The Prince of Wales visited St Paul’s Onslow Square today to meet staff and students of the country’s newest and fastest-growing Anglican theological college – St Mellitus College, London.
He was accompanied by the Bishop of London who founded the college jointly with the Bishop of Chelmsford in 2007.
Named after the first Bishop of London, St Mellitus College has pioneered innovative ‘on the job’ training courses which place greater emphasis on students working on church-based programmes as part of a community.
With 85 Church of England ordinands currently in training and around 300 lay people taking courses, it is already one of the biggest colleges in the country.
The Prince was welcomed to the College by the Dean, Dr Graham Tomlin, who invited him to take part in a tutorial session with 10 students as they discussed the topic of forgiveness.
The College is based at St Paul’s, Onslow Square in the parish of Holy Trinity Brompton, and the Prince also met other church-based organisations and initiatives connected with the College, many of which form part of the student training programme.
The organisations covered youth, estates, prisons, schools, the environment and church planting.
The Prince was also hosted by Nicky Gumbel, Vicar of Holy Trinity Brompton and pioneer of the Alpha course, which is now running in 163 countries around the world.
As part of the 150th anniversary celebrations of St Paul’s Onslow Square, the Prince unveiled a specially-commissioned plaque.
Welcoming the Prince, Dr Graham Tomlin said, ‘St Mellitus College has been an extraordinarily exciting venture to be part of for the past few years. It has brought together the wisdom of the diocese of London and Chelmsford, the vision of the Bishops, the energy, passion and commitment to excellence of HTB, one of the most dynamic churches in the country, and the willingness to work together of Christians from all parts of the church to create something genuinely new – a college that serves all parts of the church, is committed to building the confidence and wisdom of Christians across this region in their faith, and has had the chance to put in place new and dynamic ways of training, more attuned to the demands of life and the church in the 21st century…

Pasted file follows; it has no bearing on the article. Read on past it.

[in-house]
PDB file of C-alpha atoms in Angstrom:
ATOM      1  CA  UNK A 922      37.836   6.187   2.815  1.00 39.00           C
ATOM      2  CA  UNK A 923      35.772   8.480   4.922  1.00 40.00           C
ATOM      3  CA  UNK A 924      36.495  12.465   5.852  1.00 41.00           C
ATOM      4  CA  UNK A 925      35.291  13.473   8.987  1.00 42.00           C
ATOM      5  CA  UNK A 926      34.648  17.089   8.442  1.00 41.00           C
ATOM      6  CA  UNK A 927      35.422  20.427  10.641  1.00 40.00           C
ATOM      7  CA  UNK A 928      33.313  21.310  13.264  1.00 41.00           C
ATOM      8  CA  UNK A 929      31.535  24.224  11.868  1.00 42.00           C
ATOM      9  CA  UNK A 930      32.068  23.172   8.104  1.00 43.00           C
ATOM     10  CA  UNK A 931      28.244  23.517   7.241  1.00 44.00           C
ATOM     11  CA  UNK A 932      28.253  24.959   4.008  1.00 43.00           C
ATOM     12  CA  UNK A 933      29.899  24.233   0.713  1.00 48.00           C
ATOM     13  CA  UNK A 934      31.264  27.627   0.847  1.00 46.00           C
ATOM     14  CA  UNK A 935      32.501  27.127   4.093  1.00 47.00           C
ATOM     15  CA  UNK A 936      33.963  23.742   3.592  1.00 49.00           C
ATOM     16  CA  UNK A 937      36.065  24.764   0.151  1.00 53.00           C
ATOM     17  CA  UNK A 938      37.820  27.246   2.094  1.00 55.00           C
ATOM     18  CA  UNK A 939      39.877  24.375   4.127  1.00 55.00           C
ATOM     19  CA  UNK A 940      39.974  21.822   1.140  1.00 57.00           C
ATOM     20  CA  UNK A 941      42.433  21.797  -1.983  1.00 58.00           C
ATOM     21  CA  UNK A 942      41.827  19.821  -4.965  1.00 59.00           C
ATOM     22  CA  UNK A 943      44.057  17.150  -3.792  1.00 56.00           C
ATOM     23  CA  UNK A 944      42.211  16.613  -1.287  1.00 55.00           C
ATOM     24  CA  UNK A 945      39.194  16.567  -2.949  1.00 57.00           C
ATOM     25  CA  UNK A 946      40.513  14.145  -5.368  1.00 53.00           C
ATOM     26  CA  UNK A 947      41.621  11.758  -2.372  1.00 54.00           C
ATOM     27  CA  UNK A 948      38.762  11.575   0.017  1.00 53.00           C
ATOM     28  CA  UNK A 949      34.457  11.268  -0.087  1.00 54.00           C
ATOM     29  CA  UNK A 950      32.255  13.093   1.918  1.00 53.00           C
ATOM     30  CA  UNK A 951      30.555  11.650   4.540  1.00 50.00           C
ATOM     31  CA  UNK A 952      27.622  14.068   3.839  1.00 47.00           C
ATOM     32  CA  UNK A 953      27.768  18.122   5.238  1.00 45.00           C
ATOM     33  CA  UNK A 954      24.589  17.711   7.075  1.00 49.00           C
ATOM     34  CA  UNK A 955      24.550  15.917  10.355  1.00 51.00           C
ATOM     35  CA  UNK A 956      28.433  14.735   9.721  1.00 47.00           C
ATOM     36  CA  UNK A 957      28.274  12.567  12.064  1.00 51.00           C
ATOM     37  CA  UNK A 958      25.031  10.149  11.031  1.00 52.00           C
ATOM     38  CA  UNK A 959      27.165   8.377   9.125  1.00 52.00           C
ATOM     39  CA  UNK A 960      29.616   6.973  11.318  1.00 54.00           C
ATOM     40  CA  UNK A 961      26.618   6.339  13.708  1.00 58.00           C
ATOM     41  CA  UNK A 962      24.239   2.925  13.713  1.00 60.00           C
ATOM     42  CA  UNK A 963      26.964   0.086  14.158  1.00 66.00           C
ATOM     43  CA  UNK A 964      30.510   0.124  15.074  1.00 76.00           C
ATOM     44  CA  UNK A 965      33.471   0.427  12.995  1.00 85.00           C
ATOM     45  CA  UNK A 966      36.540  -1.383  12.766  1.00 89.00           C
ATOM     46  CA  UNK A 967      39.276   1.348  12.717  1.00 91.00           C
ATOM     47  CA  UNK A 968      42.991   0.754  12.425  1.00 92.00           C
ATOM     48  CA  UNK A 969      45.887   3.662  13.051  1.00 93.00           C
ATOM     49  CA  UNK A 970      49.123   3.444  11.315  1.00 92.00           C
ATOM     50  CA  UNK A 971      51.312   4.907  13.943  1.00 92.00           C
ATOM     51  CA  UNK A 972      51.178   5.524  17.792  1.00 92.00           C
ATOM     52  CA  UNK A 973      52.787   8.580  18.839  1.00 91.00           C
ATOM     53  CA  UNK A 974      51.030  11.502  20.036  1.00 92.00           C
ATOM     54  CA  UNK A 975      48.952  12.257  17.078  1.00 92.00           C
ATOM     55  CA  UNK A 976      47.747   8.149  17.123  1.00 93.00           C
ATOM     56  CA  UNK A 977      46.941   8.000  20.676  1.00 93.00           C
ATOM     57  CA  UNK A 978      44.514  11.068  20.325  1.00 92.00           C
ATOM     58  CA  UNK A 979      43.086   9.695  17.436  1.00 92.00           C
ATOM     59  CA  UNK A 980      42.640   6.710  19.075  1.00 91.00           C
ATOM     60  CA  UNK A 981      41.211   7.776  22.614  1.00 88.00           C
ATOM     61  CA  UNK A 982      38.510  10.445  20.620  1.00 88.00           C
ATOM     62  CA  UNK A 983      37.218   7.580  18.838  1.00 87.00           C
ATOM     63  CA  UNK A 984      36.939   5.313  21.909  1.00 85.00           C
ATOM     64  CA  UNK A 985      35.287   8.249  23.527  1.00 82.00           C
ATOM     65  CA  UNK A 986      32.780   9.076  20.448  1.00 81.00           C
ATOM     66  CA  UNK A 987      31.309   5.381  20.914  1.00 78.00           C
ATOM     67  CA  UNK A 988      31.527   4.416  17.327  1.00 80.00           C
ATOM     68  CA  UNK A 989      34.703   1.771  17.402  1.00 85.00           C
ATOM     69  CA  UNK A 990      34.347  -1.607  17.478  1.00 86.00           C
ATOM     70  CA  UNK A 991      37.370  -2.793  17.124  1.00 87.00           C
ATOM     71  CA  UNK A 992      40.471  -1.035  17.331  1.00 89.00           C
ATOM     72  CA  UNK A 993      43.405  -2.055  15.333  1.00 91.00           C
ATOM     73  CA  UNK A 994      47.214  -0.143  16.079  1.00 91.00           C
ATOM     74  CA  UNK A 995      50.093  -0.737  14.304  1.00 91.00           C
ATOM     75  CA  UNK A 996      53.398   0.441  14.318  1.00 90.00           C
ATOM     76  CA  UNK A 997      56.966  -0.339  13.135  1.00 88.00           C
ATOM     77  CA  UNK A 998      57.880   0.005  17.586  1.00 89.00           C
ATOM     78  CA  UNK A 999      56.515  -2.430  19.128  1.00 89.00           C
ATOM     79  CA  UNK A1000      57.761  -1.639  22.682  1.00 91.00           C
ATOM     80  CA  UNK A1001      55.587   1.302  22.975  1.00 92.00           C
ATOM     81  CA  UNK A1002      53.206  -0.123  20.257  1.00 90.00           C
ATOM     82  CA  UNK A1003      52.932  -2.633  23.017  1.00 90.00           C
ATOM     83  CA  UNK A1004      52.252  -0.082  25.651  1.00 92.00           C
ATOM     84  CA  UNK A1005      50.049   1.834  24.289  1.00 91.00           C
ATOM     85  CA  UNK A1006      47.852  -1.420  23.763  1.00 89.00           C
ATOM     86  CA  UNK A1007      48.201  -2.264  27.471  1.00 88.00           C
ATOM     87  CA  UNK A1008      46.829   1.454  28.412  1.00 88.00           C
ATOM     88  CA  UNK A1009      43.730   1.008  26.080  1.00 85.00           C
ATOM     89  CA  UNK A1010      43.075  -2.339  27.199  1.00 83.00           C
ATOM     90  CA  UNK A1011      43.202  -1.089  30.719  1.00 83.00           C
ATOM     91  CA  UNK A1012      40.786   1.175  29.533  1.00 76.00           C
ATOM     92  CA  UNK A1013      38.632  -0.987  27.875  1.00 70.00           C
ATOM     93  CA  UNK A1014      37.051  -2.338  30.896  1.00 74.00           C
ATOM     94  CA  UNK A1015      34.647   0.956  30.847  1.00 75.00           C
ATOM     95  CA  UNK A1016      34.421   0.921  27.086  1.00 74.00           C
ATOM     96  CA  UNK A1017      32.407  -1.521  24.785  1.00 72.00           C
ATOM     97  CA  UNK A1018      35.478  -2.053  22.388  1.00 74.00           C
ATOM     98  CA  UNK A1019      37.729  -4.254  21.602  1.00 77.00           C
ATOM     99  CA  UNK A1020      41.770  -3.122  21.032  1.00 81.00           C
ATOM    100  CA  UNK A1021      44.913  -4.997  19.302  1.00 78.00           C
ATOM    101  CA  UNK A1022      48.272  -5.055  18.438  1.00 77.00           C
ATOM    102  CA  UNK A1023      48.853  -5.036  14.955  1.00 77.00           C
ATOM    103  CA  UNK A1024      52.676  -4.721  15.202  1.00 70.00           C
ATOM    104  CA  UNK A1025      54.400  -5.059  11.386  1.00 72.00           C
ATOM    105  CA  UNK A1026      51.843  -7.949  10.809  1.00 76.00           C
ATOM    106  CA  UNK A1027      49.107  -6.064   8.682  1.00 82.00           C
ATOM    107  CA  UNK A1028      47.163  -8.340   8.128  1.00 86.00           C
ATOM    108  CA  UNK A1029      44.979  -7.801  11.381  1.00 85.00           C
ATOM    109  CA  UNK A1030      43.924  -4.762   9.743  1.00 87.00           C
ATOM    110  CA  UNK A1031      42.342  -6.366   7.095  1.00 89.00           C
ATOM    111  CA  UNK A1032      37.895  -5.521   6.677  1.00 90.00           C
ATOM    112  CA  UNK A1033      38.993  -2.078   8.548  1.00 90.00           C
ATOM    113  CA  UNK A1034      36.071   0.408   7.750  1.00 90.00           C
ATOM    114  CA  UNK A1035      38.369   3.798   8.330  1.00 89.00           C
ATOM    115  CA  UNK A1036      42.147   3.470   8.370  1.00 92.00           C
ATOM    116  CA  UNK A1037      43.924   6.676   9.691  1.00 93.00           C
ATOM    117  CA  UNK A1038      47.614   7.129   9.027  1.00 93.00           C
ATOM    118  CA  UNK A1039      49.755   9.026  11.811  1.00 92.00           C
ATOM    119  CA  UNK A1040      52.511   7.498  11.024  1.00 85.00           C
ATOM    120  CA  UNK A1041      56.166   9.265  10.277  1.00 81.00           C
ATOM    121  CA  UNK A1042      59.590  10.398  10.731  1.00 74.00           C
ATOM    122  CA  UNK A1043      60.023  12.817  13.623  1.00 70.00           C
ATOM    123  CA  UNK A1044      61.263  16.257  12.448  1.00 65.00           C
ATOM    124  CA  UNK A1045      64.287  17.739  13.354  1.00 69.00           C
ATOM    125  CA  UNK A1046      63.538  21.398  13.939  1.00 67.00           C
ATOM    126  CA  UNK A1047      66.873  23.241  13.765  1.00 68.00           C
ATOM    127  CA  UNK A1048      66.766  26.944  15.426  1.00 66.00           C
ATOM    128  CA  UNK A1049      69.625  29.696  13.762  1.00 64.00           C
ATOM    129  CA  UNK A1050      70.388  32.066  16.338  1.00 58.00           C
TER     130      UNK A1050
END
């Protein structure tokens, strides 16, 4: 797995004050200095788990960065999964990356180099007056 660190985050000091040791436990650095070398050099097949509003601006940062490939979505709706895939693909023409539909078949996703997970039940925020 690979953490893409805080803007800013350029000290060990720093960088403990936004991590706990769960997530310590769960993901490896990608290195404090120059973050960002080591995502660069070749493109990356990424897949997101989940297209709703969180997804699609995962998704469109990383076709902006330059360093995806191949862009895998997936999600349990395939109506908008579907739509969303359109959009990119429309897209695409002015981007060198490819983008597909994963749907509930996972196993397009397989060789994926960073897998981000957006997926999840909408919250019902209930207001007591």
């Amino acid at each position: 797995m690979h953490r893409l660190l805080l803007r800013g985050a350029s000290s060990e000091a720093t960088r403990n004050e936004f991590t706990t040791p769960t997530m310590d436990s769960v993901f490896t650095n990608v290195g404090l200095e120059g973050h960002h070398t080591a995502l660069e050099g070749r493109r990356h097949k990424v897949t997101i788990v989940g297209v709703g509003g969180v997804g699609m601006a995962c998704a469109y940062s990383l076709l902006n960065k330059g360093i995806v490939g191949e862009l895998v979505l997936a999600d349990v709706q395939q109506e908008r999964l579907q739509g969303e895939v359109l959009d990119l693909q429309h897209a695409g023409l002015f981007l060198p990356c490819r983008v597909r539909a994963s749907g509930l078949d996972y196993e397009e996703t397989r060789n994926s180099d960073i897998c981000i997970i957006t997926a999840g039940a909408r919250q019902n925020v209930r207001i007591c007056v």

‘We hope that today has demonstrated … much of the dedicated and inspiring work that is happening across London – churches renewed, lives turned around, communities renewed.’
The Bishop of London said, ‘The theme here is orthodox Christian faith which generates energy for transforming society.’ He paid tribute to the Prince’s own initiatives, saying, ‘We deeply honour the way in which you have brought together traditional wisdom, a deep faith and the real practical way in which, through so many of the Prince’s charities, society is being refreshed and renewed.’
In his speech, the Prince said, ‘I have enjoyed enormously hearing about your remarkable work in so many different areas, whether it is on the environmental front or with the youth or regenerating entire areas of London and elsewhere, or bringing churches back to life that have been derelict and redundant. I think that is truly wonderful and inspiring.
‘The fact that you are able to plant churches and help encourage congregations in some of these previously redundant, unused churches is enormously encouraging and I greatly admire Nicky Gumbel (and indeed his son – I’m so glad it is hereditary, this) for the work they are doing and for the work they are inspiring among so many of you.
‘I greatly admire the work that is being done here and I do look forward to seeing even more effect from what the ordinands and those who are ordained from here can achieve in different parts of the country. It is a wonderful example of what can be done and I can only salute the Bishop and all those here in the diocese of London for leading the way in this whole area. I hope you have great success in the future.’
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